Home ART & CULTURE Ram Mandir in Odisha capital chock-a-block with fervent devotees

Ram Mandir in Odisha capital chock-a-block with fervent devotees

0
SHARE

Bhubaneswar: Standing on the verandah of Ram Mandir in Odisha capital, 65-year-old Kalia Panigrahi peeped in through the locked grills at the idols of Sri Ram, Laxman and Sita adorned in best of their attire.

He was among the thousand fervent devotees, who made a beeline for the temple on the occasion of Ram Navami today.

Out in the scorching heat, standing in a long queue, the devotees waited for their turn to have a glimpse of the presiding deities of the temple. One of temple’s oldest management committee members, Mahadev Prasad Sharma said, people started queuing up from as early as 5:30 am. “It will go on until 11 pm,” he said.

“At 5:30 am, we began ‘Mangala Arati’ of Lord Ram, and around 7 am began the rituals of decorating the deities amid chanting of hymns. Navratri, that started on March 18, came to an end today as well. So, we had a ‘hawan’ to complete the rituals,” Sharma said.

It was followed with ‘pushpanjali’. “We offered bundia to the lord, a sweet dish, along with some fruits,” he added.

Various arrangements were made for smooth conduct of ‘darshan’. Around two platoons of police, security guards, scouts and guides students, and other temple management committee members could be seen regulating the crowd.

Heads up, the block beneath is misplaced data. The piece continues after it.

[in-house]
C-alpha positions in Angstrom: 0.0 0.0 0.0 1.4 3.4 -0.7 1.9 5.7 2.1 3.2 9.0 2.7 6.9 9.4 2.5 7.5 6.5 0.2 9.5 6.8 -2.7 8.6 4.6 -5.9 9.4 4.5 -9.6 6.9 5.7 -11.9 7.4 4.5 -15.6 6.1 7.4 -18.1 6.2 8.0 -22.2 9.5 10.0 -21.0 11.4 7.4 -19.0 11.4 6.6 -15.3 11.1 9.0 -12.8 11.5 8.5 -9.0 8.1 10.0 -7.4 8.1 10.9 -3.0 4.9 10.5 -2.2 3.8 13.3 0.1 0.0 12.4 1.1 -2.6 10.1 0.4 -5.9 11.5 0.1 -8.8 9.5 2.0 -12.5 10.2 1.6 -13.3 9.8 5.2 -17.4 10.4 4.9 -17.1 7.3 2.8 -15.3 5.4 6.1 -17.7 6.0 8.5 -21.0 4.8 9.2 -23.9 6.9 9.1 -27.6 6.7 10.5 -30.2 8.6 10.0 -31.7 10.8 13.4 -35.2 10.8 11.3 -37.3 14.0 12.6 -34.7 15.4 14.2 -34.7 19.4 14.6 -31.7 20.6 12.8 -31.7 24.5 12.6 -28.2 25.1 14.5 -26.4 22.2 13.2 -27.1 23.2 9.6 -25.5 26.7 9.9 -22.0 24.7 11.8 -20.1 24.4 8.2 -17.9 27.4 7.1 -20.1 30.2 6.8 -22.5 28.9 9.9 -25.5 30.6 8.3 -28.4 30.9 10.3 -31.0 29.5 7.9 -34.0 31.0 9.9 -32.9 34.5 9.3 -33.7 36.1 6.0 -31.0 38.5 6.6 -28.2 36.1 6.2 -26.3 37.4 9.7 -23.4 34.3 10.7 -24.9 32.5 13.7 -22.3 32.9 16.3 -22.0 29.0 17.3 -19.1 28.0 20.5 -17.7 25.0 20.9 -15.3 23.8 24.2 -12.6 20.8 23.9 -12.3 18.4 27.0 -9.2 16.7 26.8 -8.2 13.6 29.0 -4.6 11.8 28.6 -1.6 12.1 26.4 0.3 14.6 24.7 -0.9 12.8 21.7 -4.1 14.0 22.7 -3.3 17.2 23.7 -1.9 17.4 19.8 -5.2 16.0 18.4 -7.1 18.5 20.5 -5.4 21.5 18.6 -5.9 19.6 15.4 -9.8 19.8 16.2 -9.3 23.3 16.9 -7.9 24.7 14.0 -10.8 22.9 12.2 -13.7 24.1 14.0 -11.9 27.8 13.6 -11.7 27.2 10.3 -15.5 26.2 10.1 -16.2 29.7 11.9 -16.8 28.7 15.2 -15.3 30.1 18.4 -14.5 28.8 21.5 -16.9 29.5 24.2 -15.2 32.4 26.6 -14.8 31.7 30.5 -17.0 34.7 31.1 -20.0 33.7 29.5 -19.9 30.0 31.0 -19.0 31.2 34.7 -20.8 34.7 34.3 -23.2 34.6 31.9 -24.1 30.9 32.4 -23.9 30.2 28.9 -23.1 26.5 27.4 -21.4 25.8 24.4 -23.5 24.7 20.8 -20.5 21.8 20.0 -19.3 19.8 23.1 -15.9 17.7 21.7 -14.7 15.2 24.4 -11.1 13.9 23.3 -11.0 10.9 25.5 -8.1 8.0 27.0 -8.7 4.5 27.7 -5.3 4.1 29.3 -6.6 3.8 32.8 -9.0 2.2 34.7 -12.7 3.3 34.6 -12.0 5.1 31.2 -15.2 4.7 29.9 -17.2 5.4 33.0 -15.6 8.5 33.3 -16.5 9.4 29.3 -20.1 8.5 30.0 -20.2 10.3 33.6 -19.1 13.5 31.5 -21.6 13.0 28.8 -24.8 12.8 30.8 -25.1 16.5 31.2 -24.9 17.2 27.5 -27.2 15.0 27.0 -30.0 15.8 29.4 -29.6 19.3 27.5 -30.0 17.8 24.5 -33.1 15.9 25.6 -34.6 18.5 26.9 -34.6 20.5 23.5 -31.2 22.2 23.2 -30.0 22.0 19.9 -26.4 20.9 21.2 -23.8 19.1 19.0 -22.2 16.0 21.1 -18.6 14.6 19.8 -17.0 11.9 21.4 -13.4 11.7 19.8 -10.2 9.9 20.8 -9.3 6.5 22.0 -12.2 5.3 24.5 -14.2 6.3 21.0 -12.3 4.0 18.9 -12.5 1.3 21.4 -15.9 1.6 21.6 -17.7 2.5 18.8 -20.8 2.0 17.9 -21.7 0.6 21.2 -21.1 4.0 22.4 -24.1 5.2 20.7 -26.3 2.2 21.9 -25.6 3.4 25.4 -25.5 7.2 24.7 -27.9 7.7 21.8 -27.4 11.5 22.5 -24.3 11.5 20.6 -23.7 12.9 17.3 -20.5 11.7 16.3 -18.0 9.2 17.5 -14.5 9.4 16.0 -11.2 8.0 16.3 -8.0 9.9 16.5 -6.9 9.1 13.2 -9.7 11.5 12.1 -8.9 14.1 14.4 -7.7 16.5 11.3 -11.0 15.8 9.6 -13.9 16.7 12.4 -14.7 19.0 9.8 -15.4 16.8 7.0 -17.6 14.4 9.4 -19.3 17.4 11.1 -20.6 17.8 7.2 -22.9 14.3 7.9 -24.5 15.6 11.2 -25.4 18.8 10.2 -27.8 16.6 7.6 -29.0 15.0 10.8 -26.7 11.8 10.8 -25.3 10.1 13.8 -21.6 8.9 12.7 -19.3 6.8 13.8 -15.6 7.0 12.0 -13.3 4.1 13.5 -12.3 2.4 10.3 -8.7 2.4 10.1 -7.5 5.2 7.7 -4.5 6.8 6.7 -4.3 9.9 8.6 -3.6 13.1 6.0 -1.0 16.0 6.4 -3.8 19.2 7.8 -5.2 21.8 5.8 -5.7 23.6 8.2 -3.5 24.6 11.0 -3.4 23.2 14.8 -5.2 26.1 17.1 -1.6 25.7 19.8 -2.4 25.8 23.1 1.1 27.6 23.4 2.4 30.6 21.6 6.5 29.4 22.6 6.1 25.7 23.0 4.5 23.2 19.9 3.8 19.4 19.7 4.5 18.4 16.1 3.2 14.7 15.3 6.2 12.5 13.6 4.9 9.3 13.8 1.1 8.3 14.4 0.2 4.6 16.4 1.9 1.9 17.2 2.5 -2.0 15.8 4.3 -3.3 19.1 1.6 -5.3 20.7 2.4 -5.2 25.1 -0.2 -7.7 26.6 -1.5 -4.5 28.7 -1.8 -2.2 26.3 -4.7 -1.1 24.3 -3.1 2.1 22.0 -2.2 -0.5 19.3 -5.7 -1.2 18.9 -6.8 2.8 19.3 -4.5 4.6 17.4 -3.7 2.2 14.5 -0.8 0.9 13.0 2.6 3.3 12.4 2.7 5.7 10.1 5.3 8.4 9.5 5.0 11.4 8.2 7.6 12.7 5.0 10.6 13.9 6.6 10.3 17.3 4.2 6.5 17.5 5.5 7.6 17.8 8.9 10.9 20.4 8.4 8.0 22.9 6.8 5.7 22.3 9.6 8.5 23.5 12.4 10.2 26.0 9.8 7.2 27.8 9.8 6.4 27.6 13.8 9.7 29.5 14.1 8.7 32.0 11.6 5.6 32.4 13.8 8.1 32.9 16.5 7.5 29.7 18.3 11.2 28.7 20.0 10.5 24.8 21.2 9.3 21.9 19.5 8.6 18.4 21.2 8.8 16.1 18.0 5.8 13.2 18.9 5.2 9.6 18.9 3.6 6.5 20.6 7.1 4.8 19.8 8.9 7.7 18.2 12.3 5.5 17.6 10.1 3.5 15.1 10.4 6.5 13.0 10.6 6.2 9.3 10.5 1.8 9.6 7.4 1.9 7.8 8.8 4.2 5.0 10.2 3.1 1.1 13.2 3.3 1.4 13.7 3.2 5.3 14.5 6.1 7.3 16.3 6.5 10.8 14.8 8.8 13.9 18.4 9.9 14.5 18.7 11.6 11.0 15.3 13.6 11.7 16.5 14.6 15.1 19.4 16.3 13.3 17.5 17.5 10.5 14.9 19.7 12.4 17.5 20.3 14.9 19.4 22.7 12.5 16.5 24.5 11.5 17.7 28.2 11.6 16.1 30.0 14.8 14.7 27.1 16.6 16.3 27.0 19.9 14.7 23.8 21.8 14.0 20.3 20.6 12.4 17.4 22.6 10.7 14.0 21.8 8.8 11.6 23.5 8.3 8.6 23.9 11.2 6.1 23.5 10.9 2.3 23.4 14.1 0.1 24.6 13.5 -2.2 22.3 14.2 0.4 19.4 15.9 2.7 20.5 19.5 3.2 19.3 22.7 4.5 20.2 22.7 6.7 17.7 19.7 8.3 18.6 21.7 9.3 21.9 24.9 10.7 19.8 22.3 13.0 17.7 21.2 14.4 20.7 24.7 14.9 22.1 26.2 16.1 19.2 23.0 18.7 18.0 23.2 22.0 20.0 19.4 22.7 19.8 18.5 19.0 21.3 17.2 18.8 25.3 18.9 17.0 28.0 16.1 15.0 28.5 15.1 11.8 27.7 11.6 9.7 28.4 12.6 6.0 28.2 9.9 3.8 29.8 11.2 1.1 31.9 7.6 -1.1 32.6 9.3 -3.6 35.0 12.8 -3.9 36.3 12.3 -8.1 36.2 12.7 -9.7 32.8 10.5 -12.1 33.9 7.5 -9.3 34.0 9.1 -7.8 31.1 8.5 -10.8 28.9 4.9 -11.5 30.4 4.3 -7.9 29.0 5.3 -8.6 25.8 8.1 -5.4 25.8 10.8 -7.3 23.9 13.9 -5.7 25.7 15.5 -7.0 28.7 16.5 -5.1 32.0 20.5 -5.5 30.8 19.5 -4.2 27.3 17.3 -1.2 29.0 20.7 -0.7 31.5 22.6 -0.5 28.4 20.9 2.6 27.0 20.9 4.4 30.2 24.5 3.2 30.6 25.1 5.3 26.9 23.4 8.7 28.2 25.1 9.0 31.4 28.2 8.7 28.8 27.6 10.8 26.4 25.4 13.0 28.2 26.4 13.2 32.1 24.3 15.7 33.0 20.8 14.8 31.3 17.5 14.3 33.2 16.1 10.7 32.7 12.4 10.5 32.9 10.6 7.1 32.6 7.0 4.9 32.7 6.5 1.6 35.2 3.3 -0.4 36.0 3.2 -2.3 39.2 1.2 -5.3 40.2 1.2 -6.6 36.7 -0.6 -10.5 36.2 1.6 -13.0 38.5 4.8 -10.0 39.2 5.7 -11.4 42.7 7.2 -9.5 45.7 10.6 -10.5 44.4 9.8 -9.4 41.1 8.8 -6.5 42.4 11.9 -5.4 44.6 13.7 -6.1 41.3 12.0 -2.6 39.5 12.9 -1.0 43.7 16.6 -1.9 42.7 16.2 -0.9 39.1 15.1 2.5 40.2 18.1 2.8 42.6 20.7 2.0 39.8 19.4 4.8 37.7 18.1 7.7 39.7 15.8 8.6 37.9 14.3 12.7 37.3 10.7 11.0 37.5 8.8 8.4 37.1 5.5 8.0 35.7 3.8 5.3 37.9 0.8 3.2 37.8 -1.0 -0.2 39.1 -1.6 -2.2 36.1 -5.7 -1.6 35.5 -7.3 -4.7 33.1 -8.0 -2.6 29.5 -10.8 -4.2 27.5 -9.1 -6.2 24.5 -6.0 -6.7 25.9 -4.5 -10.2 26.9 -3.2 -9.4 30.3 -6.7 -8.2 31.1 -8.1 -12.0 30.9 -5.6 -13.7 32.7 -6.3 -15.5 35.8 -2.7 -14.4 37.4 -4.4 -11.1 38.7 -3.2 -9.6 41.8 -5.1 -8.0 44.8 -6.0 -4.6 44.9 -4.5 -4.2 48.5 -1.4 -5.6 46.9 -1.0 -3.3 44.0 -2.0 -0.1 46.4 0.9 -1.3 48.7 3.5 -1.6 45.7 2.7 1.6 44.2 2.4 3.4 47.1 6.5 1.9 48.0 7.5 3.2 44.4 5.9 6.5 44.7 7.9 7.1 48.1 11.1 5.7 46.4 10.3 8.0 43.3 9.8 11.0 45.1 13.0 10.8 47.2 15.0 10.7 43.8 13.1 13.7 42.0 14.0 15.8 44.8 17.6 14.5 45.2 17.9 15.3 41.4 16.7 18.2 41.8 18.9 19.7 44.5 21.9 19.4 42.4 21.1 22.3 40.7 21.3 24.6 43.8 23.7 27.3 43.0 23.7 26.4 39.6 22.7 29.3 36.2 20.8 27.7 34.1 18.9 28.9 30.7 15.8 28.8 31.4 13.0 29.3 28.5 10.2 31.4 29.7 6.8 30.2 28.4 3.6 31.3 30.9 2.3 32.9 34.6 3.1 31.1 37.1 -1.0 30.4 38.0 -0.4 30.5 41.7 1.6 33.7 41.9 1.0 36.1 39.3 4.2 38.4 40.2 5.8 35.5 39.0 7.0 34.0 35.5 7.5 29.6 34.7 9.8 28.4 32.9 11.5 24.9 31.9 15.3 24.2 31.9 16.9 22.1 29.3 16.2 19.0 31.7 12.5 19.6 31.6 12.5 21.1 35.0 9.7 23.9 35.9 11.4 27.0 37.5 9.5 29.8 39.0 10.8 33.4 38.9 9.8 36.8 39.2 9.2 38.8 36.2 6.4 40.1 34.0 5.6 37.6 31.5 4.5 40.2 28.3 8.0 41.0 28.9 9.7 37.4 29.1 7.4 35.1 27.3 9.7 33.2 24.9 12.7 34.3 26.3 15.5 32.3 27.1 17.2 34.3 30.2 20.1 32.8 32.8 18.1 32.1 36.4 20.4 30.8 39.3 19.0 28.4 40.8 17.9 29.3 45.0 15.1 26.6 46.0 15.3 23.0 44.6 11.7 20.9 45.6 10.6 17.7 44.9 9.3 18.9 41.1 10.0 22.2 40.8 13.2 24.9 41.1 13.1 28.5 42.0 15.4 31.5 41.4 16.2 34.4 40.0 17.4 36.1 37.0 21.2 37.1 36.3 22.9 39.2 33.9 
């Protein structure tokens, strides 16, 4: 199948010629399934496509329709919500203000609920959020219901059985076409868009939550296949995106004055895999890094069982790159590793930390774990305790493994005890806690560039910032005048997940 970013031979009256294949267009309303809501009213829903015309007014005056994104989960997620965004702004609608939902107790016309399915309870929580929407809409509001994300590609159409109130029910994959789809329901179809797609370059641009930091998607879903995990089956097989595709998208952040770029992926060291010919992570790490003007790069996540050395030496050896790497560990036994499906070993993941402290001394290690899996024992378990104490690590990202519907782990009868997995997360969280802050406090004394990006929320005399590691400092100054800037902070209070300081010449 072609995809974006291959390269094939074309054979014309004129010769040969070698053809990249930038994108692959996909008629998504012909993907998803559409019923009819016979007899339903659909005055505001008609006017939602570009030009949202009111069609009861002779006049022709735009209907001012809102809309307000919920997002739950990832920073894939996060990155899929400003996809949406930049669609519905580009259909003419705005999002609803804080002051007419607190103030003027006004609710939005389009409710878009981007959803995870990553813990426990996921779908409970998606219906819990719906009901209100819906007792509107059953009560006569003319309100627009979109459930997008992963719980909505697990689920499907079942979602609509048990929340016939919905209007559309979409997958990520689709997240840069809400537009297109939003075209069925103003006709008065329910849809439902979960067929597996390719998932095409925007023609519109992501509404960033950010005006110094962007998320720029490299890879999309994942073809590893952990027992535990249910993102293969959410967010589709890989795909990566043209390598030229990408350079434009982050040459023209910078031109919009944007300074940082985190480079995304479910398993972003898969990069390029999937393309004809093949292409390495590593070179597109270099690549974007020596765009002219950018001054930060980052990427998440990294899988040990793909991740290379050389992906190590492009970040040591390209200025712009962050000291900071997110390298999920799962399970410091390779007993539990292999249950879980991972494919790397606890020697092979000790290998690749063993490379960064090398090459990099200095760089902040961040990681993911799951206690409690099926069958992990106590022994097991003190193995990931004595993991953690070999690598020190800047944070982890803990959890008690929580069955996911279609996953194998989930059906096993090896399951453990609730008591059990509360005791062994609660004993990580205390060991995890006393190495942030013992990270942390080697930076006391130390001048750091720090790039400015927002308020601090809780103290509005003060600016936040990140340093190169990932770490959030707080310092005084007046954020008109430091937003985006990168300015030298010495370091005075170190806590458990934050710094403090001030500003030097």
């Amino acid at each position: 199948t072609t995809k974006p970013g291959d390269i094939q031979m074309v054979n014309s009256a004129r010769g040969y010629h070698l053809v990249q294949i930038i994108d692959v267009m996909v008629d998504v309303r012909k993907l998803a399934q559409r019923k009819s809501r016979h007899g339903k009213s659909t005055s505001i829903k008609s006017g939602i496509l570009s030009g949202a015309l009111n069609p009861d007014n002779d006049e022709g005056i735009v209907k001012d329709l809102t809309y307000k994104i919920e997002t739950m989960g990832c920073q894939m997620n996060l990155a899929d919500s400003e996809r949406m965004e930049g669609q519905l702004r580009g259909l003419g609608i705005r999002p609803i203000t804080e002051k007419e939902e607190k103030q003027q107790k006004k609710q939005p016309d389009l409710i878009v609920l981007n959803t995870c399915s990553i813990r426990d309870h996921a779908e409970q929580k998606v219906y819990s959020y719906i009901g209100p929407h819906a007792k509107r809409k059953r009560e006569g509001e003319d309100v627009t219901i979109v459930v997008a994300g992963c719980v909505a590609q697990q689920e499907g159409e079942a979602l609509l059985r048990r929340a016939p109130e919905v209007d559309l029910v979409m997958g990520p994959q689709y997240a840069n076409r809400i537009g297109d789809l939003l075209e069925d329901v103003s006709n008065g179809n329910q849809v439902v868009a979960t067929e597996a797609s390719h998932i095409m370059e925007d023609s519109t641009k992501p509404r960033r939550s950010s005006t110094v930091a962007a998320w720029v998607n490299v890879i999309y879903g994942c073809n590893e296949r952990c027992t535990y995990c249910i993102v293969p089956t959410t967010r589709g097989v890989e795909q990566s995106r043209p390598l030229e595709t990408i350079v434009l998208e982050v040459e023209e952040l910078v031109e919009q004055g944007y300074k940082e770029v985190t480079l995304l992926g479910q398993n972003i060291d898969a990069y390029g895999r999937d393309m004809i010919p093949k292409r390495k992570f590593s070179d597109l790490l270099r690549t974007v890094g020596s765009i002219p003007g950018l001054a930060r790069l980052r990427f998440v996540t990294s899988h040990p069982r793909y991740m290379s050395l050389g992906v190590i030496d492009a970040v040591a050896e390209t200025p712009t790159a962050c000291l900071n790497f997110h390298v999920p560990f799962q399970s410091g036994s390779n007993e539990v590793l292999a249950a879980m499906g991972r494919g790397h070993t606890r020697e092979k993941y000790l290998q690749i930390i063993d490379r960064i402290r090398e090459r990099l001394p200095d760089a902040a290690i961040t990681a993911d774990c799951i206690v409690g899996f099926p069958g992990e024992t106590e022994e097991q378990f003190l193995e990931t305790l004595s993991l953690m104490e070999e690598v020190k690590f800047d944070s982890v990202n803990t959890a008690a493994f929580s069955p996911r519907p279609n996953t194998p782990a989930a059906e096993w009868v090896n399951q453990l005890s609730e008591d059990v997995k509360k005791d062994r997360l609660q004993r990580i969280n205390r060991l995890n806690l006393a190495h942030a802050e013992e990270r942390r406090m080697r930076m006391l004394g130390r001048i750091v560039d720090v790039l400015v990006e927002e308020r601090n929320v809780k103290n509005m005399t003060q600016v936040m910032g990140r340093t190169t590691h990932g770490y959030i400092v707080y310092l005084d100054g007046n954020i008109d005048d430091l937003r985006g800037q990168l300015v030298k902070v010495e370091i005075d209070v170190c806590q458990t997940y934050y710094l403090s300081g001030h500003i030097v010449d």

There are separate queues for men and women, which Shipra Sharma thinks is a great way of avoiding any untoward incident. “Women feel safe too,” she added.

While many were quite happy with a glimpse of Lord Ram, some seemed upset with the arrangements. “We couldn’t have proper darshan and the volunteers were driving us away,” said Sharda, hailing from Maharashtra and working in Bhubaneswar currently.

Amid joy and disappointments, people still bowed their head in front of the deities. After the rush inside, devotees came out and cooled themselves down with fruit juices and ice-creams.

People also offered food and money to the needy sitting outside the temple with a hope that good deeds will bring good fortune.